we understand the meaning of knowledge production? Or does crowdsourcing exploit online enthusiasts, extend uneven power
    relations, and reinforce traditional knowledge authority?

    The starting point for our analysis is a symposium held at UC Berkeley, on 6 November 2015—the first, devoted to academic
    crowdsourcing, titled Crowdsourcing and the Academy:
    Exploring promises and problems of collective intelligence methods in
    humanities and social science research
    . The key-note speech, panel presentations, panel and audience discussion were recorded
    and transcribed. Additionally, we conducted instant-surveys using
    Mentimeter (a real-time smart phone voting system) during
    the event, and screened websites of ten crowdsourcing service providers used in research (including Amazon Mechanical Turk,
    Crowdflower, and Zooniverse) for descriptions of the crowdsourcing process. We conducted a content analysis of this
    triangulated data, theoretically grounded in a pragmatic mixed-method perspective and a critical literature review of

    This study offers a broad and critical assessment of both the idealized view and actual practices of crowdsourcing in academia.
    The digital interface between researchers and crowdworkers in many of the most popular crowdsourcing platforms obscures the
    crowdwork process and reduces workers to invisible cogs. This reveals how the business roots of these platforms affect research
    practices. In addition, the new techniques impose new management imperatives. While the crowd can generate research ideas,
    gather data, enrich data, analyze data, and perform research administrative tasks, the researcher must find ways to enlist,
    engage, inform, and control the crowd. Our analysis suggests that crowdsourcing enlarges the scale of research projects as long
    as crowdsourced task remain within narrowly defined margins and the research team builds in significant quality controls.

    Speaking pragmatically, crowdsourcing shows great potential for various stages of the digital research process in both qualitative
    and quantitative applications. However, we call for reflection on the kinds of research questions that are appropriate for this
    method. We also challenge researchers to consider crowdsourcing project designs that enable the crowd to be co-creators
    instead of mere resource. With care and attention crowdsourcing in academic research may yet become the hoped for
    transformative tool to do big data research.


    Boundary Management in Entrepreneurial Families

    with Nicole Hameister (2016-2017)


    more to come soon


    Organizational Crises and Intergenerational Innovation

    with Frank Barbera and Rocki-Lee DeWitt (2014-2015, FOBI-Scholarship)

    The management literature has long recognized the impact that organizational crises have on firm innovation, however, despite their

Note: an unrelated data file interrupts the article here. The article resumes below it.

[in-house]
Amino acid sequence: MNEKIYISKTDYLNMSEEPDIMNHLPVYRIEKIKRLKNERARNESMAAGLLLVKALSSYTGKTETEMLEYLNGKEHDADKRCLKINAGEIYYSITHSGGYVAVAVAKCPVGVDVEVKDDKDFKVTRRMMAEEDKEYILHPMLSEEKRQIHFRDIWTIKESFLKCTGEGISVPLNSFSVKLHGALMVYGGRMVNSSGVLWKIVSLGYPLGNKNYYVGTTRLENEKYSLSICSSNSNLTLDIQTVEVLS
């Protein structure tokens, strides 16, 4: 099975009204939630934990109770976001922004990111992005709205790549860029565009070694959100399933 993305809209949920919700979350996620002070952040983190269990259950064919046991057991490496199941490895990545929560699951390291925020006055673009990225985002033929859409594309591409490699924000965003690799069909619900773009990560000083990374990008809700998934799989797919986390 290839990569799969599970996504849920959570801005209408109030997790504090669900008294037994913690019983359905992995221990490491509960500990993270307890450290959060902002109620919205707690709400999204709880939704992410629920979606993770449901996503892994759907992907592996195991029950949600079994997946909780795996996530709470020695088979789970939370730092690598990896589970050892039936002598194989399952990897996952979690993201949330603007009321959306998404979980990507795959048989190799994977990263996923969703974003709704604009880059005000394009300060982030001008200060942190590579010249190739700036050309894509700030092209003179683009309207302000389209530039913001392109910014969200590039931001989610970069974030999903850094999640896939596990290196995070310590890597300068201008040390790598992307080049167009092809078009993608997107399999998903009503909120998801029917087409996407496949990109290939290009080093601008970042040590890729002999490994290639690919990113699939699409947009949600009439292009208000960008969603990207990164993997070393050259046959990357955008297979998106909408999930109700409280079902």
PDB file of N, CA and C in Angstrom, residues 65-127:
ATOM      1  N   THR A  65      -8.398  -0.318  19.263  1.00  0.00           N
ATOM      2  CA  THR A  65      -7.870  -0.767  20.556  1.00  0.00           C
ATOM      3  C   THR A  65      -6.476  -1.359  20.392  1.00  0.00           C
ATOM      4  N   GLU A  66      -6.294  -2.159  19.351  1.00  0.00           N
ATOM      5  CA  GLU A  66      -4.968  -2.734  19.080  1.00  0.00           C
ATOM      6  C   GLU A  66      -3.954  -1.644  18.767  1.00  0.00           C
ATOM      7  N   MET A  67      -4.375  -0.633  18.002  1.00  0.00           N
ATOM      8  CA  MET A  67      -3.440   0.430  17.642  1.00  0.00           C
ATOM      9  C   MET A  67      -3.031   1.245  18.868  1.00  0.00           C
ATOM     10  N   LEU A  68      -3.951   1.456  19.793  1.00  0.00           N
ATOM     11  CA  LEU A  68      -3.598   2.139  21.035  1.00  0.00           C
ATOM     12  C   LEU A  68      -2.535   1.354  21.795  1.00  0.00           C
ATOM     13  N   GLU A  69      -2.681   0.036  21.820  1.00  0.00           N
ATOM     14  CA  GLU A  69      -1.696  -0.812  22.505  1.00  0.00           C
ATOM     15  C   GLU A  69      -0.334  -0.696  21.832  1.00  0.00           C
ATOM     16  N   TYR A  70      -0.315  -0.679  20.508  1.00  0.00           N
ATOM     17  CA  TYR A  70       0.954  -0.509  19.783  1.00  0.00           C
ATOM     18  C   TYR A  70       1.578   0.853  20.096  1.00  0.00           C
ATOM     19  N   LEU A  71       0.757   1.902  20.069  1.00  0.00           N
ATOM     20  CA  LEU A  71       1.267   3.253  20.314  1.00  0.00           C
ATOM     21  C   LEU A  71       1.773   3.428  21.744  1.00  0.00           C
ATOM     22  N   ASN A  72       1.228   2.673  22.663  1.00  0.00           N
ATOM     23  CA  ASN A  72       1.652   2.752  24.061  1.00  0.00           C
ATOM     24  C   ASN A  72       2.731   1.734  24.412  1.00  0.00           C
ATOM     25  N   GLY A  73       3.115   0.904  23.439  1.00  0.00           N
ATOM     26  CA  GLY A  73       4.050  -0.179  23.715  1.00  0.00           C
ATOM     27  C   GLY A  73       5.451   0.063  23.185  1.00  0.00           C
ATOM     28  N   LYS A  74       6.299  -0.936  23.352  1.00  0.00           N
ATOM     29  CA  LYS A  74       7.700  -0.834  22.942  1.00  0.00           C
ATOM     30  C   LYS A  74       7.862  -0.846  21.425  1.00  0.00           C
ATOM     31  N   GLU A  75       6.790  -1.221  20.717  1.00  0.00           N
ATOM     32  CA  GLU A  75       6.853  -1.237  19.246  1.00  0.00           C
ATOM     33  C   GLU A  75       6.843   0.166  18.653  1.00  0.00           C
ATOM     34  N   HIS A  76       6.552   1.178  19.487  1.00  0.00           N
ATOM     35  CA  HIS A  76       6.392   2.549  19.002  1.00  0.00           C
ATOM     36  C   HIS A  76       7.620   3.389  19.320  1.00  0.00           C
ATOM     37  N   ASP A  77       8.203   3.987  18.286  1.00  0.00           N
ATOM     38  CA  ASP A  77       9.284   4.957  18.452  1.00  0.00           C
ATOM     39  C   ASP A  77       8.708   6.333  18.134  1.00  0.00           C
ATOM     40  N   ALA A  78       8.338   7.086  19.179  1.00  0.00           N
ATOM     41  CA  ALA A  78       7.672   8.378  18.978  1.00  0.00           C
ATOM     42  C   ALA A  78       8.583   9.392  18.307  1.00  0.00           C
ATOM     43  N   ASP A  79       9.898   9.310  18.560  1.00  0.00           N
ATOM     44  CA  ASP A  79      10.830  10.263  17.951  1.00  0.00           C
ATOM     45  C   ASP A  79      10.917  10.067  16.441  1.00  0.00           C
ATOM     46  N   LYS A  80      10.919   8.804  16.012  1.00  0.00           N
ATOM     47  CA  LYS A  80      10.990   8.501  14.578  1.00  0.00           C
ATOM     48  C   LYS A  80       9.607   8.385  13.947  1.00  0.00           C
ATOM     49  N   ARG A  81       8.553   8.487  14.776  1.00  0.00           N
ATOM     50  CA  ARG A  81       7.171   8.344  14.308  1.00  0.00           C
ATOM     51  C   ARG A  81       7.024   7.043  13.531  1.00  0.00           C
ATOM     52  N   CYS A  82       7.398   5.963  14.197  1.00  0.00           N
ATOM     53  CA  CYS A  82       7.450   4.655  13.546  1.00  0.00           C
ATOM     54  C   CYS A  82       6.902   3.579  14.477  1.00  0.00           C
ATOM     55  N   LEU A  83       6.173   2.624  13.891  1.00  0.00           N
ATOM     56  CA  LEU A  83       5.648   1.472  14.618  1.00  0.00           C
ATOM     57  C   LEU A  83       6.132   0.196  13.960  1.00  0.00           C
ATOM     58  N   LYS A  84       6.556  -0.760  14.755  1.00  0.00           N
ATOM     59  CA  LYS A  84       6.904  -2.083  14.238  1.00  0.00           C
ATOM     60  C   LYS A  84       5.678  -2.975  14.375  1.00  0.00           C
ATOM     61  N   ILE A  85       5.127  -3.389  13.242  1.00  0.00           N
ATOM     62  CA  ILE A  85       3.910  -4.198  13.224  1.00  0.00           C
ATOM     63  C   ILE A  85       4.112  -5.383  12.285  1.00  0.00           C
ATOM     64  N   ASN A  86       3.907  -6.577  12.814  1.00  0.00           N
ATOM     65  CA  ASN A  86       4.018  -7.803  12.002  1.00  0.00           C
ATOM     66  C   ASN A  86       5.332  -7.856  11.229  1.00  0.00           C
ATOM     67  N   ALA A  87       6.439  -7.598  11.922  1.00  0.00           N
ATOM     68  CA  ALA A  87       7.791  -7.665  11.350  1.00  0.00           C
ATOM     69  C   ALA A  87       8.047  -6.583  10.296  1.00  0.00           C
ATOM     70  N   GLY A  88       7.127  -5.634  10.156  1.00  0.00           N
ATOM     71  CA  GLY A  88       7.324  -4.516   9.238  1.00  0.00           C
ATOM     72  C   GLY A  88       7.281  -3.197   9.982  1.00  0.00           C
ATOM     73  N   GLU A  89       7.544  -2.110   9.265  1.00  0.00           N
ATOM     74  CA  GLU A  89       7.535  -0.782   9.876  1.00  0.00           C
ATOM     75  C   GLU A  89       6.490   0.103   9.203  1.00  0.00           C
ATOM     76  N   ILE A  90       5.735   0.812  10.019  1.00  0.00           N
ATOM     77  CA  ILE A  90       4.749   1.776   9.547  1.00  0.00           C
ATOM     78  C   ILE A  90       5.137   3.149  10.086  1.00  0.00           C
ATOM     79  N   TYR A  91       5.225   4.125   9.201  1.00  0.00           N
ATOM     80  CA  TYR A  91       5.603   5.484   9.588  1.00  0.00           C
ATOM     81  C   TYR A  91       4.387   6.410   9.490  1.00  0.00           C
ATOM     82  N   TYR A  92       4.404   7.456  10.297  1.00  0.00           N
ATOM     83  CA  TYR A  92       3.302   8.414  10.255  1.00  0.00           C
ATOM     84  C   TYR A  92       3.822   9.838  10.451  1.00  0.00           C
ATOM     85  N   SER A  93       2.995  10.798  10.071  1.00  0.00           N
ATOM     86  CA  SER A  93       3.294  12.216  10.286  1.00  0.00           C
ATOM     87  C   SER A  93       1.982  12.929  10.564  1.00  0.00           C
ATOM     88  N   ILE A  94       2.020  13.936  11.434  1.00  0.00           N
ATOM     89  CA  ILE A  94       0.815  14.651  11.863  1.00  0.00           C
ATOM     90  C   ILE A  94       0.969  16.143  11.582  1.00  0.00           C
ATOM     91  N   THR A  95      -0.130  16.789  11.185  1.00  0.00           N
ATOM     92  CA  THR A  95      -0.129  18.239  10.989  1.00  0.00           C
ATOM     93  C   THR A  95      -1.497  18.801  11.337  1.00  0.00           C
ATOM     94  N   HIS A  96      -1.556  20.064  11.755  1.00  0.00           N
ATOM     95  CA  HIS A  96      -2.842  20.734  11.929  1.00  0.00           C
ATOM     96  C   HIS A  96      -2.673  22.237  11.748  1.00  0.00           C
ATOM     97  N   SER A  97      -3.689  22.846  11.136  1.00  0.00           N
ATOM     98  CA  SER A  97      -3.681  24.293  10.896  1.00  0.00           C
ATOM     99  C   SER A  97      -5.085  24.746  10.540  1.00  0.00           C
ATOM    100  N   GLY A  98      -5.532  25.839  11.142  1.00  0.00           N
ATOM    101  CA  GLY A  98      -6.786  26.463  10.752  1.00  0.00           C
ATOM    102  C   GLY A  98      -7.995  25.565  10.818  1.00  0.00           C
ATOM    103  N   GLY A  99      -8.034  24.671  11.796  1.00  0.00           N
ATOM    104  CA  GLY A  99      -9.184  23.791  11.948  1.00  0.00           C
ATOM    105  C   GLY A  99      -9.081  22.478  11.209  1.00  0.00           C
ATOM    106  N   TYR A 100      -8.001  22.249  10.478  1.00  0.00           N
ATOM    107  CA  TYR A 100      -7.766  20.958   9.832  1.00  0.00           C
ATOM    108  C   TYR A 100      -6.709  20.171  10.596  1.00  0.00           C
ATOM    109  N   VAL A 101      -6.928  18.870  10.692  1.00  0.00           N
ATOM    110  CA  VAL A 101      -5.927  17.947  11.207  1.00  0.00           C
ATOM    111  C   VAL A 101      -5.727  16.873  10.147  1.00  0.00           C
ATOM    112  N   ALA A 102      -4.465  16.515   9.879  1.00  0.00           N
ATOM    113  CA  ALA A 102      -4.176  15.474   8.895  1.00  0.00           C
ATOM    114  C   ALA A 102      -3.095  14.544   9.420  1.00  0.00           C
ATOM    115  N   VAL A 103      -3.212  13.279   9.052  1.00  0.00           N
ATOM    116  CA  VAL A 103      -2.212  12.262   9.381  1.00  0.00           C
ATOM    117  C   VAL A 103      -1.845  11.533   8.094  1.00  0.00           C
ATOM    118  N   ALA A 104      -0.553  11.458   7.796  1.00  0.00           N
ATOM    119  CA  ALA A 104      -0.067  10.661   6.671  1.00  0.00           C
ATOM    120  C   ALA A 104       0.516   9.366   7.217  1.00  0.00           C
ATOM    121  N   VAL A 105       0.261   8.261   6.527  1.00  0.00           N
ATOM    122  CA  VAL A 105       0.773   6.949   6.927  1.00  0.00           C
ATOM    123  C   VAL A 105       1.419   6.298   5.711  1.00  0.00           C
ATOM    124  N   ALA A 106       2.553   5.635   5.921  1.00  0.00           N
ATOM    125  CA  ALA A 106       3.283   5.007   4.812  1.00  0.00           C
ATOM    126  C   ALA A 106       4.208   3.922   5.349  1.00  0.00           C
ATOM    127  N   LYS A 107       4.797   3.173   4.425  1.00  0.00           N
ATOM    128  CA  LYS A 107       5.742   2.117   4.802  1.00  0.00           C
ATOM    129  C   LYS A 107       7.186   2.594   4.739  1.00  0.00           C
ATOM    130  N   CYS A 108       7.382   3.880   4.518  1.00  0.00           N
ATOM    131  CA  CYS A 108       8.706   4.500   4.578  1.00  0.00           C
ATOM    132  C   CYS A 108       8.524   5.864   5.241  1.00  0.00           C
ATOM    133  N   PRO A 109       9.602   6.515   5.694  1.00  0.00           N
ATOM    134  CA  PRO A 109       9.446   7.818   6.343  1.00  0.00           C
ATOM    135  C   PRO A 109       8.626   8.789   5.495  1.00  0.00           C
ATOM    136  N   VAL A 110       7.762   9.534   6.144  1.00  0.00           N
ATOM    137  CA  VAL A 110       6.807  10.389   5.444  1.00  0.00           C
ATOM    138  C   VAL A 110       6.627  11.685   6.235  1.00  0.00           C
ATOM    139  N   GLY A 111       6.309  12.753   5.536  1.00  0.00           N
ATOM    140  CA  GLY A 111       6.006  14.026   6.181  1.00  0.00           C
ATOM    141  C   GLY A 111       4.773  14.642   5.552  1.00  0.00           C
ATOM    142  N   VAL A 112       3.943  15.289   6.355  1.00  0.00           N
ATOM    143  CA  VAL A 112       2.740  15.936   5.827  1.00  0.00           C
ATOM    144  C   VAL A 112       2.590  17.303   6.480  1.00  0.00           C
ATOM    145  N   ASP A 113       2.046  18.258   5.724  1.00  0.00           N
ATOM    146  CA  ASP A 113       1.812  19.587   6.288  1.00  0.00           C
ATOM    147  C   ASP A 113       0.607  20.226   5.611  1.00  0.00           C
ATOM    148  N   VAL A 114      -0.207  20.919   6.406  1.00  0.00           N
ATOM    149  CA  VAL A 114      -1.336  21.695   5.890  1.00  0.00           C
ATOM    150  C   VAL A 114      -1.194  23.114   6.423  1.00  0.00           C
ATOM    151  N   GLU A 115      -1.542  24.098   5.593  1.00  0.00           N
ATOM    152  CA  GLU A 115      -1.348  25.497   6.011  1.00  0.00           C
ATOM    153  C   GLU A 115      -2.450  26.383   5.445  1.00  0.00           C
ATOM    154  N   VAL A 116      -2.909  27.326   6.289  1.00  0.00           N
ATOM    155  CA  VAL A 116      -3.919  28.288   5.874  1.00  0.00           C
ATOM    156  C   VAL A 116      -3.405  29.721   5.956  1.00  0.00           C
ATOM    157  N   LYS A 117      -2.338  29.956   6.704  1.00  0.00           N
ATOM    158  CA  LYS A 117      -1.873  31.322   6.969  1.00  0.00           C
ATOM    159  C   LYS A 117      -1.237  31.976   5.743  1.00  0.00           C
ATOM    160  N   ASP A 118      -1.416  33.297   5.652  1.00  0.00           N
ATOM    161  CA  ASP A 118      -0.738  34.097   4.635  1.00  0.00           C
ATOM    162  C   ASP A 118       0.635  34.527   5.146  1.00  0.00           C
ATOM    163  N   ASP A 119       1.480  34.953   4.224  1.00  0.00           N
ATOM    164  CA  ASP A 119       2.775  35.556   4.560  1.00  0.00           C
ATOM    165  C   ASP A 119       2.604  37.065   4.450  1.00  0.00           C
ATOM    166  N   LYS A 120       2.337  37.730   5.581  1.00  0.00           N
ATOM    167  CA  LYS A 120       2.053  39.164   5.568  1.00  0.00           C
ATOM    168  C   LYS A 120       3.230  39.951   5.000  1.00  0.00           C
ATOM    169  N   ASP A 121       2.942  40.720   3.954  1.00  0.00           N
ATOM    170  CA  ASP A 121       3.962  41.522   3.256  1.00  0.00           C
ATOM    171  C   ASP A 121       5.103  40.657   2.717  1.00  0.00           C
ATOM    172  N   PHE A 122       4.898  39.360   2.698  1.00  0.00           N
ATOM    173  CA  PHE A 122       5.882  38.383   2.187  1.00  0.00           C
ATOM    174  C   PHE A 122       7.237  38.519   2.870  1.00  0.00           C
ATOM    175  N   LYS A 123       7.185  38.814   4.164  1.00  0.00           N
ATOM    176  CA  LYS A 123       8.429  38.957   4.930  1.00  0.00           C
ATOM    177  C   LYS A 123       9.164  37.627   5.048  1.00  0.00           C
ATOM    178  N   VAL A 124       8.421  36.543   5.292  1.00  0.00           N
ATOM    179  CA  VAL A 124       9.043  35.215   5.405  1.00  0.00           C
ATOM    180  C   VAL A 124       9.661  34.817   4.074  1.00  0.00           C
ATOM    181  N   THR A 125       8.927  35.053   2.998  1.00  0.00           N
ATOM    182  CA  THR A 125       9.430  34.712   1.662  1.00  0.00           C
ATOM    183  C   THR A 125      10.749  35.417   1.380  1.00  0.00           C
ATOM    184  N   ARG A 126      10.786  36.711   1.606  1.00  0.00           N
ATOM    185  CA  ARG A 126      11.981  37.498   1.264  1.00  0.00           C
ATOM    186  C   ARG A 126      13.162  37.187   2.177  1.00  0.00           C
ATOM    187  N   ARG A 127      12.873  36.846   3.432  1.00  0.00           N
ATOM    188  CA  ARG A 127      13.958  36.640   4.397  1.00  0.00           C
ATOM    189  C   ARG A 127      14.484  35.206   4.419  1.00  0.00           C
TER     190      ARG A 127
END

enhanced vulnerability to crises and the potential for long lasting cultural effects, very little is known about how family firm innovation
    is influenced by crises. Given the intergenerational nature of family business innovation, by way of in-depth case study analyses of
    multigenerational family firms, we aim to develop a more fine-grained understanding of how generational narratives are shaped by
    organizational crises, how such narratives persist as well as evolve across generations, and in turn their effect on family firm culture
    and innovation through time. By doing so, we offer a deeper understanding of the relationship between intraorganizational familial
    involvement and organizational innovation, which builds on the important work of Litz and Kleysen (2001). In this study we therefore
    focus on intergenerational innovation (II) as part of a system of family firm innovation, and seek to answer the question, ‘How does
    crises affect intergenerational innovation?’


    Entrepreneurial Families.
    The influence of the business on life courses, generational relations and social identity.

    Doctoral Thesis (2008-2012)


    This empirical study focuses on how a business might influence the relational structure and way of life for an entrepreneurial family,
    thus it entails sociological scrutiny of a social unit that has received little research attention, despite its impact on our modern
    economy. This study unveils the conditions of their specific constellation and the resulting challenges, as well as the strategies
    developed to cope with these challenges. The conceptual part of this study addresses the evolving social meanings of this social
    unit along with its central characteristics and leads into a conceptual model for the reciprocal influence of the business and the
    family, which theorizes the specific structures and conditions of entrepreneurial families. The empirical investigation describes the
    influence of the business on the life of entrepreneurial family members at different stages in their lives, identifies dependencies
    along the way, and focuses on the particularities of the generational setting in entrepreneurial families.


    From Generation to Generation.
    The Succession Process in Family Busiensses.

    with Martin Kohli and Nicole Hameister (2007-2010, Volkswagen Foundation)